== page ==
Here are 12 public speaking tips that you can use in your presentations:
1. Pattern Interrupt
A pattern interrupt is when the speaker does something that pimp slaps the mind to pay attention.
When you see a speaker on stage, you might get bored because it’s always the same thing. The speaker comes up, talks a littler bit, maybe has a couple of stories, yada yada yada…and you start yawning off.
And that’s when it happen [SLAP]
The speaker does something so different that your mind snaps to attention.
A pattern interrupt can be something as simple as telling everyone in the audience to stand or something crazy like having glass fall and break on the ground.
People pay attention to things that aren’t normal.
Think about how your presentations would naturally keep people engaged if you constantly pimp slapped your audiences mind.
2. Frame the audience
Why the heck should people listen to you?
You’re the speaker on stage and you know your information is Gods gift to man…but why should people actually listen to you? They don’t know if your information is good or not.
Framing is when you tell the mind what to look for and by doing this, that’s all it sees.
When you frame something, you change the meaning of anything that’s inside the frame.
Think about ‘rain’ as an example.
If you were out in a desert and you’re just about ready to fall over and die, then it starts to rain…you would see the rain as a good thing. But if you were in a hurricane and it keeps raining, you would be pissed off at the world and see the rain as something bad.
The rain is neither good nor bad…it’s the frame (desert or hurricane) that changes the meaning of the rain.
The same goes for your presentation as a speaker.
If you want to have better public speaking skills then you need to learn how to frame your audience so they’re ready to listen to what you’re about to say.
3. Change your language
Have you noticed the way I’ve been using language so far?
Notice how I said, “Pimp slap the mind”…and other similar language?
Most speakers use boring language. They talk about the technical details or the boring business talk because they think that sounding professional is what people want. But people are bored with ‘business talk.’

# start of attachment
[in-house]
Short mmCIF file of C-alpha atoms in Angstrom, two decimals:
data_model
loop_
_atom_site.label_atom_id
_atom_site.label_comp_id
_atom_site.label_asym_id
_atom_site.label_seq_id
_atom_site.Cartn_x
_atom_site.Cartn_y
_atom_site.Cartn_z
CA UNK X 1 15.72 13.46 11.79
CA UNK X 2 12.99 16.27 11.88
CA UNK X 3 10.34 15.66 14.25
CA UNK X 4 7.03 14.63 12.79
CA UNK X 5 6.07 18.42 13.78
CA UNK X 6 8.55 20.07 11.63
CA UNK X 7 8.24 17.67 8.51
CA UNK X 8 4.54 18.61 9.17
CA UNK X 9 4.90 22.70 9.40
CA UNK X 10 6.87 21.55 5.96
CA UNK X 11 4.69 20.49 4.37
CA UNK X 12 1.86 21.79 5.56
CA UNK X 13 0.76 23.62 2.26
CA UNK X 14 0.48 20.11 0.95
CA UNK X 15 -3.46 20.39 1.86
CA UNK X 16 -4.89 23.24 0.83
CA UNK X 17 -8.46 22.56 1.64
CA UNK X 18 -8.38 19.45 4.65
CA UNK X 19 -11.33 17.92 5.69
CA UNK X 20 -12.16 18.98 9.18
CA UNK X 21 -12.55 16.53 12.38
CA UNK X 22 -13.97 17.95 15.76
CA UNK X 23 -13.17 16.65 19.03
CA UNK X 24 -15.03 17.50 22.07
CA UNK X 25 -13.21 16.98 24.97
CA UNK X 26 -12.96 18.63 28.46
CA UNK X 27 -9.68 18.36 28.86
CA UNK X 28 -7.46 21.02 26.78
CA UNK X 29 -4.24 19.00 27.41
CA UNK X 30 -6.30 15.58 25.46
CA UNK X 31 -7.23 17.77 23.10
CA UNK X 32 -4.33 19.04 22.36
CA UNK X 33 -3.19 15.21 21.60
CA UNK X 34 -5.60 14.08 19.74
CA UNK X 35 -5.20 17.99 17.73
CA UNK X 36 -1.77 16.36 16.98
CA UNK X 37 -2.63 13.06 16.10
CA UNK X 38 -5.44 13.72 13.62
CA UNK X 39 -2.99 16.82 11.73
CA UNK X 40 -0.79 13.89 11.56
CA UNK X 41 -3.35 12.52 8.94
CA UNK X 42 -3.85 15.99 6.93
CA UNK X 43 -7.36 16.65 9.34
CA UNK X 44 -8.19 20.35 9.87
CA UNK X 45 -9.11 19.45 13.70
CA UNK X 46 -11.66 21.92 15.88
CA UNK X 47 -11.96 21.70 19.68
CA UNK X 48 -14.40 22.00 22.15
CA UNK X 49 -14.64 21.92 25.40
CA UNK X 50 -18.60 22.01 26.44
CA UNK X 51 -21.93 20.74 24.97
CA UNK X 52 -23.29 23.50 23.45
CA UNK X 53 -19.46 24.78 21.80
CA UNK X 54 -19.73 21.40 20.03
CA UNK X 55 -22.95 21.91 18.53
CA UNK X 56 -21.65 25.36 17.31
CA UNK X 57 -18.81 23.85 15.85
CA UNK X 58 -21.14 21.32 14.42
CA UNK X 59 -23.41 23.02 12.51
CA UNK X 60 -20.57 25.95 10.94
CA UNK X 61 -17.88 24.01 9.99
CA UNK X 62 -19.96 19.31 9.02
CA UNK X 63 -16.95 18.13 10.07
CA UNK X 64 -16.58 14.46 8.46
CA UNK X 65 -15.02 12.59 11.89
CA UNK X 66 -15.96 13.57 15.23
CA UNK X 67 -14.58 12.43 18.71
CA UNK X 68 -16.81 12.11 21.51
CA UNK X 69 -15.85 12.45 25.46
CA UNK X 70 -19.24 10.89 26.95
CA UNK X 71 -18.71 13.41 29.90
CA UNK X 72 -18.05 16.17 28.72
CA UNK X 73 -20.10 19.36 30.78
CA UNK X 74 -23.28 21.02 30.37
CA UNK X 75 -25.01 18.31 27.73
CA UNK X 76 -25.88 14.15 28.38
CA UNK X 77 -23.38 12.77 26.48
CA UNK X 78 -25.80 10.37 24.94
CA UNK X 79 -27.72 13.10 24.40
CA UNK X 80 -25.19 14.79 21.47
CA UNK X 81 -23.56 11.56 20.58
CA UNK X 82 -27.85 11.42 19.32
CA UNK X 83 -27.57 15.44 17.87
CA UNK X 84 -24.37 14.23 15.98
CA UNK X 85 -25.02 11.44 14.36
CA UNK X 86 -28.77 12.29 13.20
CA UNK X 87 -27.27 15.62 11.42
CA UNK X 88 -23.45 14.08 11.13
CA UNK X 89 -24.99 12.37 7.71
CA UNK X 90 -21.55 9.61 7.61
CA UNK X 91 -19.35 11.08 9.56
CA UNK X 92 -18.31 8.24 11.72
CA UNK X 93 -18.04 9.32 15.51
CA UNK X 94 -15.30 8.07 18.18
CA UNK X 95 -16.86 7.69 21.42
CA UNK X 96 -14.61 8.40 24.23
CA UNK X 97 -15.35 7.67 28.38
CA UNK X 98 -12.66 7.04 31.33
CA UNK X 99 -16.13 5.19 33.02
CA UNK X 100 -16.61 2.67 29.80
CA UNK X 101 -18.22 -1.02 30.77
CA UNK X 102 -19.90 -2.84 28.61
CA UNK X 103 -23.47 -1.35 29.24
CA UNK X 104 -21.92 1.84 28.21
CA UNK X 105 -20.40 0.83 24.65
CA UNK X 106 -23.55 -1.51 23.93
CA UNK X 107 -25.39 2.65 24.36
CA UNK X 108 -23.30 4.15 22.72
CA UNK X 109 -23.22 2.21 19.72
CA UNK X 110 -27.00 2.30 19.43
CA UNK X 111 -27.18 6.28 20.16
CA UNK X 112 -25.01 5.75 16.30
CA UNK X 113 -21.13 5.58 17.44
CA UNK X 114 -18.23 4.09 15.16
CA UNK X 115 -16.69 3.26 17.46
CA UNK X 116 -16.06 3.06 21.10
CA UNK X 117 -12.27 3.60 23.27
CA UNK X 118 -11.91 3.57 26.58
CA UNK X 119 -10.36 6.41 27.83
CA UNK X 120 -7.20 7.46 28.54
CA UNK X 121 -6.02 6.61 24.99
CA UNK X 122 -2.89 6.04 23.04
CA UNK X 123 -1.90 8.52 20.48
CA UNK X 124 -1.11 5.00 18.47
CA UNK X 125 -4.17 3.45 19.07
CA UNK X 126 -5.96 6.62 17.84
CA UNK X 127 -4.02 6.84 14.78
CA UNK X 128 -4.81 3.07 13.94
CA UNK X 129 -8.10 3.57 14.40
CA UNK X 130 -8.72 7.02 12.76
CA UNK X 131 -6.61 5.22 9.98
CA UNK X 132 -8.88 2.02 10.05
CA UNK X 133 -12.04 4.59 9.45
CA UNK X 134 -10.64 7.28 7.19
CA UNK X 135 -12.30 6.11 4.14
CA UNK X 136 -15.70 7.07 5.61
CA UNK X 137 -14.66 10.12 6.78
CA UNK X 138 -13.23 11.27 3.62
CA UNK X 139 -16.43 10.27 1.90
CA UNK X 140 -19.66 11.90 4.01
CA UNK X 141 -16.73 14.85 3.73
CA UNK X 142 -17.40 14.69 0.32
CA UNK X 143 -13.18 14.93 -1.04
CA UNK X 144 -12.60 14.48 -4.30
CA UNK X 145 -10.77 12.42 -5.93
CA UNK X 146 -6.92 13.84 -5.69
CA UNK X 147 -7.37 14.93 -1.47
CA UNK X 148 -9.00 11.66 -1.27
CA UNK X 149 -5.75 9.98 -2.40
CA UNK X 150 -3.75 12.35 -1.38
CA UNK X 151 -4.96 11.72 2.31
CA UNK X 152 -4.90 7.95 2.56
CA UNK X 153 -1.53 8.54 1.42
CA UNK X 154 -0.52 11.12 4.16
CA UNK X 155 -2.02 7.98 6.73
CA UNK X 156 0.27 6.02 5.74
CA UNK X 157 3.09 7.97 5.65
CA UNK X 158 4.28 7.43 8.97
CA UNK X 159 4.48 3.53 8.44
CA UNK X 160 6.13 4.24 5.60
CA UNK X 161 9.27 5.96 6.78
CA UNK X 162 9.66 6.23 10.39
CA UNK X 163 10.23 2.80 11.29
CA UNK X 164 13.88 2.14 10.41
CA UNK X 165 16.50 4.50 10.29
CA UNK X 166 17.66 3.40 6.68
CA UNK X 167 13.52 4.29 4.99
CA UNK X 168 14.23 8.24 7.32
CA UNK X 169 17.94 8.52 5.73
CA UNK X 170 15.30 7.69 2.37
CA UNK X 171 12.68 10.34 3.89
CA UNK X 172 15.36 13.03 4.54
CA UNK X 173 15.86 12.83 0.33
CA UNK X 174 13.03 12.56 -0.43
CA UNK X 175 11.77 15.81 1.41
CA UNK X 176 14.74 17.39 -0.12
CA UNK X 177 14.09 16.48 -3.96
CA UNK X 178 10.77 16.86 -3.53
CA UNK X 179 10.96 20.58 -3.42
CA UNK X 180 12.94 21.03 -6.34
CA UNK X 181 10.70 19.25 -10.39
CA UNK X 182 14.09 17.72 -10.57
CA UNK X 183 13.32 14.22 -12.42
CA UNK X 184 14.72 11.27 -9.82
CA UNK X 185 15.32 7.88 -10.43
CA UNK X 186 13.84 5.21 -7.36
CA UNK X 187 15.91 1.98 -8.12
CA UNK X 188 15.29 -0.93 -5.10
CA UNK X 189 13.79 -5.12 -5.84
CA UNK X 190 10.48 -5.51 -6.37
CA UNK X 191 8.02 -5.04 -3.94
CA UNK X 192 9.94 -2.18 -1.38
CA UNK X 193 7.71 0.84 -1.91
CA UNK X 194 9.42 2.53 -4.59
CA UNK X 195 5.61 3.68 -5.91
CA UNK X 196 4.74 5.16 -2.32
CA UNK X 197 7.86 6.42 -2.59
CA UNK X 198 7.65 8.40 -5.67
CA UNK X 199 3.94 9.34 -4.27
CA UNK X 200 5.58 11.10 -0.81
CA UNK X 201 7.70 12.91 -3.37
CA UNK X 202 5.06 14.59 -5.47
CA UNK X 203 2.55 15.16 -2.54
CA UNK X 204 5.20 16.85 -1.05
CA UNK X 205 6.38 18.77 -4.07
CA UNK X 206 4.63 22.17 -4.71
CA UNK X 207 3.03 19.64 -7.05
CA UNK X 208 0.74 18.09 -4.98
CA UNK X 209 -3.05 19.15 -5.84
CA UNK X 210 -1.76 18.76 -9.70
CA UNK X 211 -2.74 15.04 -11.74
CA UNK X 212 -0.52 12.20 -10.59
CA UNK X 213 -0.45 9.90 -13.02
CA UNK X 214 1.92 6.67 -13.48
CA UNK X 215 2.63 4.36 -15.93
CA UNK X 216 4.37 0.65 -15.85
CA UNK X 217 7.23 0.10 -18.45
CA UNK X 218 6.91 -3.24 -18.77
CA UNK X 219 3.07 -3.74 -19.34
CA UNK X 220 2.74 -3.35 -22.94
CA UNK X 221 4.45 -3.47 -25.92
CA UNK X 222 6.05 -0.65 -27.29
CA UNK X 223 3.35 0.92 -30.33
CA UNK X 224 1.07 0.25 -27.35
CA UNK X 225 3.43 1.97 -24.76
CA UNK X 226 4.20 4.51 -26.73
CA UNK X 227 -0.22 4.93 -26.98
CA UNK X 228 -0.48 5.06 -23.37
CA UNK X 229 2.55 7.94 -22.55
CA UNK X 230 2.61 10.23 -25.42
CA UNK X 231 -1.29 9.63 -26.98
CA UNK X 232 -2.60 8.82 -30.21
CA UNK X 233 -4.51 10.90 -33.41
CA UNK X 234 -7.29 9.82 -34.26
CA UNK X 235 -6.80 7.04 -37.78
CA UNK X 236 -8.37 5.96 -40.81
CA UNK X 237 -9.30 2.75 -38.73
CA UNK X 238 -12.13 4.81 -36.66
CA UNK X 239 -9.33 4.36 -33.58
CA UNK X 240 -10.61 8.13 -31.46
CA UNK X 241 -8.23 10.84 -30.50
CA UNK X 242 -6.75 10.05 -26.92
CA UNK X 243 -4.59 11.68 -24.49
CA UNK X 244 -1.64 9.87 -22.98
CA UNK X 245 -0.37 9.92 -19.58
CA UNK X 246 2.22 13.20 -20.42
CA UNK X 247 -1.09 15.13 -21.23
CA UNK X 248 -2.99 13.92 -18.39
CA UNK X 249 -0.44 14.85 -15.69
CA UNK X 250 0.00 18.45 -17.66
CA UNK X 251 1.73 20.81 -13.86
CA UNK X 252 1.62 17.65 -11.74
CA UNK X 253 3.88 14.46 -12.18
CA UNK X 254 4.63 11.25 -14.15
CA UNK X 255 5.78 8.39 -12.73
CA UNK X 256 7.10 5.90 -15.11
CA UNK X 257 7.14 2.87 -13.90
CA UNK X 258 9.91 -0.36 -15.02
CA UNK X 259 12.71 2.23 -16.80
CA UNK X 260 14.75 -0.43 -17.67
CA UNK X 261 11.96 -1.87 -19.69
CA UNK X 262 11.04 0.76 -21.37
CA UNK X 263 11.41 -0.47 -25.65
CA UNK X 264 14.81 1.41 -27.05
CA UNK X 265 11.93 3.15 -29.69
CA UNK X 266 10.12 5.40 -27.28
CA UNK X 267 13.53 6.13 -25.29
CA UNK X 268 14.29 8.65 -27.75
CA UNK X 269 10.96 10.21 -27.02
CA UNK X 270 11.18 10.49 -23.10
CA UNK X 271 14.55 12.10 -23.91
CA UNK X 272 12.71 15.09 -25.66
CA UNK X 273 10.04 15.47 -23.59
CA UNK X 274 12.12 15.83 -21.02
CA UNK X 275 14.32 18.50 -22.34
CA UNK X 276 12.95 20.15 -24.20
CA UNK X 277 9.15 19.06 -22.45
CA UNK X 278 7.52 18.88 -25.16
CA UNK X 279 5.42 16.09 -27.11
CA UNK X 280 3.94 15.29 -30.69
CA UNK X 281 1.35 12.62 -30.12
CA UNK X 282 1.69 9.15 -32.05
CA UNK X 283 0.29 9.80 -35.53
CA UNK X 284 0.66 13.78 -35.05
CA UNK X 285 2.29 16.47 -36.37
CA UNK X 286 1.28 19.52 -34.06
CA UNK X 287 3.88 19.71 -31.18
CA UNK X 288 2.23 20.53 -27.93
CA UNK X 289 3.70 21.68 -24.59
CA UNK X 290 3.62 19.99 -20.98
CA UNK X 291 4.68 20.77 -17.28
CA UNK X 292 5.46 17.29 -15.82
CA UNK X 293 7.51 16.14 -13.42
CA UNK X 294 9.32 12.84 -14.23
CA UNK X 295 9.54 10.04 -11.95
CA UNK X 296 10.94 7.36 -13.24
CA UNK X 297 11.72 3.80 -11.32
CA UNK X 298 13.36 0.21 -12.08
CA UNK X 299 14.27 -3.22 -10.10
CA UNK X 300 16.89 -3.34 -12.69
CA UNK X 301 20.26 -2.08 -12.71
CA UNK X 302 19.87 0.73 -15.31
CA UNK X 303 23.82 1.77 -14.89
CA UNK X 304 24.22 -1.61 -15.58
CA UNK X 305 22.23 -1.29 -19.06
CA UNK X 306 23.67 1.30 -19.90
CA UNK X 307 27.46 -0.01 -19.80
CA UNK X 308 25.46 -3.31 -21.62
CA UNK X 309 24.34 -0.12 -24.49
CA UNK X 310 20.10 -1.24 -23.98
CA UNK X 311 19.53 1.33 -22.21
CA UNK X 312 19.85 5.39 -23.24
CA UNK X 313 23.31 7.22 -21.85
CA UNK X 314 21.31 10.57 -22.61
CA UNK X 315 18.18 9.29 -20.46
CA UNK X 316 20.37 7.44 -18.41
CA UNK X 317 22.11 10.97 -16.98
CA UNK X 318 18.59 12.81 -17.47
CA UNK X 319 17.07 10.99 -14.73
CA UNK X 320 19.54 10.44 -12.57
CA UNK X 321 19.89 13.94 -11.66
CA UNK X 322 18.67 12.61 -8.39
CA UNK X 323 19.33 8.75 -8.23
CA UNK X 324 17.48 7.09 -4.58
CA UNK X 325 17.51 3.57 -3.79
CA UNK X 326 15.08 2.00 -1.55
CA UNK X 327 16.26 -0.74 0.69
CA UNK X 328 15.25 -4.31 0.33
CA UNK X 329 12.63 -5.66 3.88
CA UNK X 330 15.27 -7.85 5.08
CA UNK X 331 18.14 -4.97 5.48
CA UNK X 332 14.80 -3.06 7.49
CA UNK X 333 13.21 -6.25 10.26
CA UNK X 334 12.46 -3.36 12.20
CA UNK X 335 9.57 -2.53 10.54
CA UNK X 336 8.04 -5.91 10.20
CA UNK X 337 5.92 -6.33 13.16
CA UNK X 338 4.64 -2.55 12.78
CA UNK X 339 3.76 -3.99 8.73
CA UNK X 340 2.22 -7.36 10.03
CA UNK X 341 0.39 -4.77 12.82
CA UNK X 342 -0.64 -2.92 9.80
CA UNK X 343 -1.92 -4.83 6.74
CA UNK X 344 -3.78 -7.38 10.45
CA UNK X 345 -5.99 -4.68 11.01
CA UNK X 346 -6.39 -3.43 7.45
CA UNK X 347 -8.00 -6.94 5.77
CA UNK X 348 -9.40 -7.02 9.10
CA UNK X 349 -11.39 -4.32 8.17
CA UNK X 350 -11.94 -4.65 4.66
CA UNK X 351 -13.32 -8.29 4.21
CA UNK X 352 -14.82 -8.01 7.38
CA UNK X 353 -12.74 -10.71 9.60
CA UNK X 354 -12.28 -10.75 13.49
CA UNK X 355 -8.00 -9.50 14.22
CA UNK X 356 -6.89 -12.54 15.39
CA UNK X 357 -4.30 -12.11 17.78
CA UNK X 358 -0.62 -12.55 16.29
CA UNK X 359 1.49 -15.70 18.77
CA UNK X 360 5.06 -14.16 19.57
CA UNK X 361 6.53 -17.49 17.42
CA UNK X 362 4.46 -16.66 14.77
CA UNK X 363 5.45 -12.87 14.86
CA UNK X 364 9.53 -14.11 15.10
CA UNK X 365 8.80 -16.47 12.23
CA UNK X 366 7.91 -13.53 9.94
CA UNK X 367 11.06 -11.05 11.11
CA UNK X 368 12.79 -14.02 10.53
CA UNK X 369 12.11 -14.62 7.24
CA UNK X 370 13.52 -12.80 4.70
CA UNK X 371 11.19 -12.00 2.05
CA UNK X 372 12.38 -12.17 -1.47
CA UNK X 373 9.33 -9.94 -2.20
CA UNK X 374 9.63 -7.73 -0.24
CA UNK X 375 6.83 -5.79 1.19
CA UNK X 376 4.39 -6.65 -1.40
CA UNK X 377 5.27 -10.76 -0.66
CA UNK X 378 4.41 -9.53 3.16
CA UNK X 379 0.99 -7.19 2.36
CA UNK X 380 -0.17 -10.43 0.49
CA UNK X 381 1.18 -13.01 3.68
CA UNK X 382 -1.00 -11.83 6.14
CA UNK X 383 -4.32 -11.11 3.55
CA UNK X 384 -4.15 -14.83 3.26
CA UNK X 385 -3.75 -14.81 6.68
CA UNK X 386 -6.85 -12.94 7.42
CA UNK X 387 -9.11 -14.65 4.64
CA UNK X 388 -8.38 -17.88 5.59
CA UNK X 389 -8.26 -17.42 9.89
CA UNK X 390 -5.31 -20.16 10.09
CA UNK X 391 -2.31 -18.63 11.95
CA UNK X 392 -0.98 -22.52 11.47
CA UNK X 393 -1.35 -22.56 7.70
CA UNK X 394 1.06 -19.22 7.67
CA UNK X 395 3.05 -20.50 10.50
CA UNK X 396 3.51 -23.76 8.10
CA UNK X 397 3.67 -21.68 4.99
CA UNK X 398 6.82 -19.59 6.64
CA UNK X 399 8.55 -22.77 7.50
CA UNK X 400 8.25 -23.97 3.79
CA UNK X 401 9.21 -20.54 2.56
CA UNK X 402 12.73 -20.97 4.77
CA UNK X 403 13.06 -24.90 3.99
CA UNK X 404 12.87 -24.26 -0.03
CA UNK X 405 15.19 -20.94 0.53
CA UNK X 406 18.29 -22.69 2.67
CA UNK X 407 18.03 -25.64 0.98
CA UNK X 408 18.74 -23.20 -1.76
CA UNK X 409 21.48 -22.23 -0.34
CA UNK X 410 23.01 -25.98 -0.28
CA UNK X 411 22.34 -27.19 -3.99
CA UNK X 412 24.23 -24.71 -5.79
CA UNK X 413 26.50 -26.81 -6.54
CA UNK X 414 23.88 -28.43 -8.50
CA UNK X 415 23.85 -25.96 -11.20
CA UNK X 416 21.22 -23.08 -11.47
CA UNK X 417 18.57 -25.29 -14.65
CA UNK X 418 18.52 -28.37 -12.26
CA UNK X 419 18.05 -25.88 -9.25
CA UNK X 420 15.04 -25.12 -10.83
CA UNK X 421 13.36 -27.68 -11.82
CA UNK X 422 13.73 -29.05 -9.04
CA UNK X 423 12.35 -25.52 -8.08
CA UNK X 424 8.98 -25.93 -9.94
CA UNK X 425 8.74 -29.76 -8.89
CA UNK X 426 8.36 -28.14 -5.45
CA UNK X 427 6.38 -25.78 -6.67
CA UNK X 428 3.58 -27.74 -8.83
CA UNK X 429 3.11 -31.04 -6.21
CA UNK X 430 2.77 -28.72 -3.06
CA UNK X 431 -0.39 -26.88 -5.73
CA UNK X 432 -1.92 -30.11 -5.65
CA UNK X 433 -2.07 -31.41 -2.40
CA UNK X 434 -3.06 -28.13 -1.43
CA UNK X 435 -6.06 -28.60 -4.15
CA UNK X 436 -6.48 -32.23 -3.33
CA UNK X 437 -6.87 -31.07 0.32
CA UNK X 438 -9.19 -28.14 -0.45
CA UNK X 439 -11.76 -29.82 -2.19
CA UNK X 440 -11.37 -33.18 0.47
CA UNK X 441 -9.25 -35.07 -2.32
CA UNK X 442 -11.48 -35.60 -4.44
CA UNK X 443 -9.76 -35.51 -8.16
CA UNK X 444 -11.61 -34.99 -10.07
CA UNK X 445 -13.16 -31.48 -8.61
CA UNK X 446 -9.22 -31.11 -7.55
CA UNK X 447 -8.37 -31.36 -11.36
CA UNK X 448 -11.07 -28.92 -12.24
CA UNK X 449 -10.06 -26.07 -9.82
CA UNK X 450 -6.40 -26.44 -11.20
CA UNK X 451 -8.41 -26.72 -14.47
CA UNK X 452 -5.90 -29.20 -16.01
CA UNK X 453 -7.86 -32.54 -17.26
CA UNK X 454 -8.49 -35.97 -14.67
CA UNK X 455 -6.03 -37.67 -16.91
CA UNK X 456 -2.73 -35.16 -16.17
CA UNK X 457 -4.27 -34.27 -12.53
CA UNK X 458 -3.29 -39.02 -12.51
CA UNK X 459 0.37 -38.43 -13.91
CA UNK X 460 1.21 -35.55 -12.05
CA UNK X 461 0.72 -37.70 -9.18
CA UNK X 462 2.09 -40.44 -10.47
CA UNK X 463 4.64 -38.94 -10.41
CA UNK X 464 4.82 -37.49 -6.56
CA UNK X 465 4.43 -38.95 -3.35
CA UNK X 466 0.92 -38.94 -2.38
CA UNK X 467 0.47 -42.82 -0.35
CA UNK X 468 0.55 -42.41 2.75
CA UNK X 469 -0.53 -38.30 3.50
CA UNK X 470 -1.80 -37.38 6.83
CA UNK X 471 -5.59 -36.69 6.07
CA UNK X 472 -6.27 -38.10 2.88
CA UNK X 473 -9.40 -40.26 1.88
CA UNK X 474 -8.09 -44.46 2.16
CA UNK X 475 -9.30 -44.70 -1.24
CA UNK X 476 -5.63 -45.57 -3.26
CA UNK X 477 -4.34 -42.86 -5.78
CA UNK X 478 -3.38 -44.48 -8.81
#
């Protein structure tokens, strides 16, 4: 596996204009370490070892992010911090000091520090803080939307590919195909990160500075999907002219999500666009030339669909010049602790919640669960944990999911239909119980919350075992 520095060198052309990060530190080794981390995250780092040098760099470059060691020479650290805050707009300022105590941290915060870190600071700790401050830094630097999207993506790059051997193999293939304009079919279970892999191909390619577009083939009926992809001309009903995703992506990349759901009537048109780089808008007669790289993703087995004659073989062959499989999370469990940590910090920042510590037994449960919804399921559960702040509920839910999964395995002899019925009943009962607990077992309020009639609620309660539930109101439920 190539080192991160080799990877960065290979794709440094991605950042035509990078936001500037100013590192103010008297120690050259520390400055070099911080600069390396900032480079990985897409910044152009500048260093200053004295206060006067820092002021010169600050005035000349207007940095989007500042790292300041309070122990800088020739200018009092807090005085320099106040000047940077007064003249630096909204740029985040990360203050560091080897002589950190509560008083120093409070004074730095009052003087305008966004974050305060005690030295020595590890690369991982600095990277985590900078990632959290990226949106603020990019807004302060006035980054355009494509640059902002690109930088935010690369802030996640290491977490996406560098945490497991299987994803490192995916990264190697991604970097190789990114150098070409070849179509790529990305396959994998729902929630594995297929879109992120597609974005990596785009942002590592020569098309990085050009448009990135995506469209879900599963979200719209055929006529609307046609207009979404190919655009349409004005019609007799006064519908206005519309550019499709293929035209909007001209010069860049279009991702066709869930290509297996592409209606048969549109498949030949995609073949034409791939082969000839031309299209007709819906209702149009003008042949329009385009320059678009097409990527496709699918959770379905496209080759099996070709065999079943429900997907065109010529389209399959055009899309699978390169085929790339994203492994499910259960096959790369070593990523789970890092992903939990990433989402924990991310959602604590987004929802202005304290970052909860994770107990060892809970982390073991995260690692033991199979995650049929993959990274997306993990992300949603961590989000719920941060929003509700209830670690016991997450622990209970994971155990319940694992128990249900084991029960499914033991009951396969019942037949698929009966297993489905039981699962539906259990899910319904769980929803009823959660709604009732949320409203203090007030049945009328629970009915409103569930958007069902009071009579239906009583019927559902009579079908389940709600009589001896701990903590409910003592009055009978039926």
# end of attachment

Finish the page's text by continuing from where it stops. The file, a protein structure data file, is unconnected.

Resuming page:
As a public speaker, if you change your language to words that have more emotion then people will think you’re an amazing speaker.
Instead of talking about how ‘funds are depleting’ …you need to say…’we are going broke.’
The language you use depends on your style as a speaker but pay close attention to how you use your words because they matter.
4. Create YES patterns
Now this is some powerful stuff.
Yes patterns is how every president gets elected, it’s how all the top speakers get to the top, and it’s why you like certain people over others. Yes patterns happen when people say things that you can’t help but agree with.
When someone says, “Family is more important than money.” Then you agree with that statement. Everyone basically agrees with it.
When someone says, “We need better education.” Then you agree with that statement.
And that’s the point.
Yes patterns get people to agree with statements. It’s when you say things that only a dummy would say no to (at least in public).
Speakers who create a lot of yes patterns in their presentations are always liked more and they’re much more persuasive.
Think about one of your favorite speakers. Tony Robbins, Les Brown, Brian Tracy, whoever it is…and listen to what they say…you’ll notice that you’re agreeing with just about everything they say.
Every great show has cliffhangers and smart speakers include cliff hangers in their presentations.